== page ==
(1) Document everything. Carry a tablet or diary with you all the time so that when you need to write things down, document your symptoms, or think of a question you want to ask, you won't forget.

(2) Practice talking to your doctor prior to your appointment. Stand in front of the mirror and rehearse what you want to say, what you need to say, and what is on your mind. Practice talking to your spouse, family member or friend, with what you want to say.

(3) Practice relaxation techniques. Deep breathing exercises can help you focus and stay focused. Meditation or yoga can help relax you.

Try to remember that your doctor is a person too. First and foremost he is human and may have had his own medical problems over the years or a family member with medical issues. So he may surprise you and be as open, friendly, and understanding as you want him to be. Do not panic when talking to him and think that he's not going to believe you, no matter how crazy or strange your symptoms may be. Give him a chance.

If all else fails and he is still dismissive, rude, or berates you or makes you feel uncomfortable, you have the right to find and seek medical care elsewhere. Do not be afraid of hurting anyone's feelings if you want a second opinion, or simply just do not feel comfortable and want to try a different neurosurgeon. You can always request copies of your records and go elsewhere for your medical care.

Saturday, March 6, 2010

What is an Arachnoid Cyst?

Arachnoid cysts typically develop during development while inuterine. The arachnoid membrane will sometimes, and doctors don't really understand why, but it splits and the split portion will begin to fill with cerebral spinal fluid. The arachnoid membrane is a protective mebrane around the brain.

Sometimes the cerebral fluid, getting into the arachnoid membrane, will cause the membrane to grow and get larger, creating a cyst. Not all cysts grow. Many times it depends on whether or not membrane walls build within the cyst. These walls collect cerebral fluid beind them. The fluid can get trapped inside the walls, unable to find its way out, so the cyst will grow.

Depending on where the cyst develops, it can then begin to put pressure on the different areas of the brain. Mine, is a posterior fossa arachnoid cyst. It sits on the back of the brain and has grown, over the years, to bigger than a grapefruit. It consumes a very large portion of my brain. My brain has essentially grown around it over the years, and it expects the cyst to be there now. The cyst has caused my brain to shift up and forward. It has also pushed the back of the brain, where the cerebellum and brainstem are, downward. My optic chiasm is narrowed. This is where the optic nerves pass. My fourth ventricle is narrowed, as well as my pituitary gland is compromised.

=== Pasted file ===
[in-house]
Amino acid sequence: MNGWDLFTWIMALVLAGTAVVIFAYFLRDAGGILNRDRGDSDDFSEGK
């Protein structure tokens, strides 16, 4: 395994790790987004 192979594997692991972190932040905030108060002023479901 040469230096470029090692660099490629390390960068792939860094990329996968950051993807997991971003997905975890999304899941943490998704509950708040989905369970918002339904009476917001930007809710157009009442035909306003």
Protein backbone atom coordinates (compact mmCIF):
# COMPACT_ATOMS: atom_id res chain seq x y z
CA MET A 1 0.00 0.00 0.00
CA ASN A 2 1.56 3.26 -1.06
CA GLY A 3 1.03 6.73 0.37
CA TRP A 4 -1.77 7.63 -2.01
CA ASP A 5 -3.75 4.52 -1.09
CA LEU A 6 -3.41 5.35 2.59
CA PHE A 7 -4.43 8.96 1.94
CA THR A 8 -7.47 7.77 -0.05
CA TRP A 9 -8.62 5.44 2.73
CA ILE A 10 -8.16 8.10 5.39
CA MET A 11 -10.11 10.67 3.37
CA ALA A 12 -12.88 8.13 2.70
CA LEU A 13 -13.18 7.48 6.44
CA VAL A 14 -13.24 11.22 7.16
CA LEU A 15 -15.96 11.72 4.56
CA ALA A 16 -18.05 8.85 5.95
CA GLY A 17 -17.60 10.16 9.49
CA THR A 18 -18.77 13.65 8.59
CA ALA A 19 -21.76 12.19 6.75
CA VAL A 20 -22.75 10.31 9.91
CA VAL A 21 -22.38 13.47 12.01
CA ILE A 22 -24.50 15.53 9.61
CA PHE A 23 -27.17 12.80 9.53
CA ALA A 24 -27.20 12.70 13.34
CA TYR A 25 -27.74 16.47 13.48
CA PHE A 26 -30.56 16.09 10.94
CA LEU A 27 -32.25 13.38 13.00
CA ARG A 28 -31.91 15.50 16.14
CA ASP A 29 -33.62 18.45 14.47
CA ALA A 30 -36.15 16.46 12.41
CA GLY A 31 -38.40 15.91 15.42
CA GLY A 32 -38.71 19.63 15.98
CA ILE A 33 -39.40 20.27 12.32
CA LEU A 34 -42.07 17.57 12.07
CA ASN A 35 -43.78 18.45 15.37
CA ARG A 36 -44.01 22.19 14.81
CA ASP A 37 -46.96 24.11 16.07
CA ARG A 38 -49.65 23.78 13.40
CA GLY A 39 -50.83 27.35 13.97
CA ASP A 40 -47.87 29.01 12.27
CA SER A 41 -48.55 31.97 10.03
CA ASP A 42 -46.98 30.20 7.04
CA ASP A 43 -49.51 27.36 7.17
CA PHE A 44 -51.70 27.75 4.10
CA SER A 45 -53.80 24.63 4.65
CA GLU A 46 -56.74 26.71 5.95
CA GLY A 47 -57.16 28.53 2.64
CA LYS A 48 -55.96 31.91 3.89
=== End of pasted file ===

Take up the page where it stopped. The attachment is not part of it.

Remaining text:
I began to have symptoms in 2003 when I was 35. I noticed slight differences in myself, like I would forget things easily; lose my train of thought easily. I also had physical symptoms. One of the first signs something wasn't right was when I would wake up in the middle of the night and my head would be numb, just like if a limb lost feeling. I couldn't move my head off my pillow. Then that developed into my head aching, right at the back of the head where the cyst was. It would hurt after leaning it against a recliner, or the seat in the car. After that, things just spiraled fairly quickly downward. I began to get dizzy alot, forgetful, confused and unable to put things where was the dairy section in the grocery store I'd shopped in so many times. And does red mean stop or go on a stop light.

It was a frightening and unnerving feeling, especially because I didn't know what was causing these odd symptoms. I saw many doctors, had MRI's, and no one wanted to associate these odd symptoms with my cyst. Even I began to believe them, that there was something else going on other than the cyst. Or maybe, I was just crazy. But when I started getting paralyzed at night when I slept, waking up not able to move an arm, a leg, or a finger, I knew it had to be my cyst. I even stopped breathing in the night, now having sleep apnea. This, I found out later, was due to the cyst putting pressure on my brainstem, which controls your breathing.

Something was gravely wrong and I had to get to the bottom of it. With no one else to believe me, or even halfway listen to me, I had to became my own advocate. I had to take charge of my body and of me. I was going to get to the bottom of this, and I was going to find a doctor who believed me and didn't think I was cuck-koo. I was going to make someone listen to me, because the way I was feeling, I just knew that my time was running out. If I didn't get someone to help me with this cyst, I was surely going to die!

Friday, March 5, 2010

Hi Everyone,

My name is Maria and I am a fellow arachnoid cyst survivor! I have created this blog to gather with my arachnoid cyst friends, lend support, and offer information about these rare brain anomalies.

This site will be a place to get together and learn and gain strength to get through and deal with whatever challenges you are faced with when living with a rare brain condition, namely arachnoid cysts!

I hope to see you on here regularly and get to know you.


I may accept ads and payments for ads on my blog.